M1841 Mississippi Rifle
M1841 Mississippi Rifle
Country of origin

United States


Harpers Ferry US Armory, Whitney Armory

Year(s) designed


Production began


Production ended


Weapon type

Rifled musket


.54in (13.7mm), .58in (14.7) Minie Ball


Percussion lock

Overall length

48.5in (1.23m)

Barrel length

33.0in (0.83m)


9.25lb (4.2kg)

Magazine/Cylinder capacity

1 (Muzzle loaded)

Cyclic rate

2-3 rounds per minute

Maximum effective range

1,100yds (1,005m)

Used by

United States, Confederate States of America

The M1841 Mississippi Rifle was a percussion lock rifled musket manufactured by the Harpers Ferry US Armory from 1841 to 1861. The M1841 was significant in that it was the first percussion lock rifle used by the United States and became synonymous with the volunteer regiment known as the "Mississippi Rifles" (now known as the 155th Infantry Regiment of the United States). 

Design DetailsEdit

The M1841 Mississippi was conceived in an era dominated (in the US) by the various designs churned out by the Springfield Armory. As such the M1841 was very close in design to the Model 1835 Musket (itself an evolution of Springfield's Model 1822) and the two designs shared the same stock design.

The Mississippi, however, featured a rifled barrel and became, therefore, a rifled musket and one of the first rifled firearms to be weilded on a large scale by any American force. The barrel itself was made from iron and cut with a rifling twist ratio of 1:66in (ie 1 twist in every 66in). The Mississippi's barrel also lacked a bayonet lug, therefore meaning that a bayonet could not be fitted to it (a consideration that was taken due to the fact that the Mississippi effectively had a greater effective range).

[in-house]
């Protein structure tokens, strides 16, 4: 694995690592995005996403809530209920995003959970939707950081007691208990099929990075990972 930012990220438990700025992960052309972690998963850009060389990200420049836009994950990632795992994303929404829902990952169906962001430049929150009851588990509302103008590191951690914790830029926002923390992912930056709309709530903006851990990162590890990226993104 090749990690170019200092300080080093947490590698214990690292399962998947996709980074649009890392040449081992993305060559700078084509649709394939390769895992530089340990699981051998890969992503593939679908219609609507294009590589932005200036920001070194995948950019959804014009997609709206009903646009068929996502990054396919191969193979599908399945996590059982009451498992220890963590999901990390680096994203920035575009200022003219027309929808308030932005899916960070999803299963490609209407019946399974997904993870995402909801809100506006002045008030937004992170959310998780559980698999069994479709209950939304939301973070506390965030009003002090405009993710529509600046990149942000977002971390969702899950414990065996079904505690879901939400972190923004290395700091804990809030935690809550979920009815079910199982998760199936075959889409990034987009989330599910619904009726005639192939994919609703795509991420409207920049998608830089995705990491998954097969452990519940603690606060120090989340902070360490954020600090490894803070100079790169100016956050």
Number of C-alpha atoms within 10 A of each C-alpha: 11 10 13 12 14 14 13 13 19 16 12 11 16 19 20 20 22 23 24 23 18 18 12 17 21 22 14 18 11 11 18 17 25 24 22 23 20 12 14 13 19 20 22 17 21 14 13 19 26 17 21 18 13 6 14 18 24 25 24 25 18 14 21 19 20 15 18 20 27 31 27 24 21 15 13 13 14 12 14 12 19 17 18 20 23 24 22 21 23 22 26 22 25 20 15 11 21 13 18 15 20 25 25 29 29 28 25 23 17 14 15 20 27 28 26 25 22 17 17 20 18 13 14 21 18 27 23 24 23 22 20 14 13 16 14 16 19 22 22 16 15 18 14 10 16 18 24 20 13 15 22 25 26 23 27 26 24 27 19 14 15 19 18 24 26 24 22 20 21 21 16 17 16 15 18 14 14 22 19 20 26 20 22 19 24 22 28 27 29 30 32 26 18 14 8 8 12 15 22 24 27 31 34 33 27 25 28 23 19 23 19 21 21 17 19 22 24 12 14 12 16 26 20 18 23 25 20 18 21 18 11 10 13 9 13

The Mississippi was made more unique with the addition of sights. The addition of a v-notch sight (on the earliest examples) was a novelty at the time, as most muskets lacked sights as the range at which they could achieve accurate fire was around 50 yards at the most, and therefore the need for sights was non-existant. Later models of the Mississippi were fitted with either leaf sights (graded from 100yds to 500yds) or ladder sights (graded in 100yd increments from 100yds to 1,100yds). These models were also fitted with a sword bayonet.


The Mississippi rifle was first chambered for the .54in (13.7mm) musket ball, the standard calibre size for the American military at that time. From 1855 the Mississippi was produced (and often converted) to fire the .58in (14.7mm) Minie ball (as, again, this was the standard calibre at the time across the American Armed Forces). Both calibre sizes were shot from a paper cartridge.


The M1841 rifle was designed at the Harpers Ferry US Armory in 1840, during the Armory's guidance by Eli Whitney Blake. It came at an early stage of transistion for the US Military as the introduction of rifled weapons to the main body of men was a couple of years from beginning, although the Armories (at Harpers Ferry and Springfield) had already begun work on rifle/musket designs. 

The M1841 was first ordered by Jefferson Davis (the future President of the Confederate States of America), whom went against his commanding Officer General Winfield Scott by using the rifled muskets. The M1841 caused the long standing feud between the two men, especially after Davis got approval from President James Knox Polk, and also led to the name "Mississippi" after Davis' regiment, The Mississippi Rifles

The first use of the newly cristened Mississippi rifle came during the American-Mexican War. Specifically, during the Battle of Buena Vista, Davis' regiment led a push against the Mexican force that effectively won the battle (and earned Davis the rank of Brigadier General, a rank which he declined). The Mississippi would continue to be used through until the conclusion of the American Civil War by members of both sides (most notably, though, with the 45th New York Infantry).

ResourcesEdit - Image Origin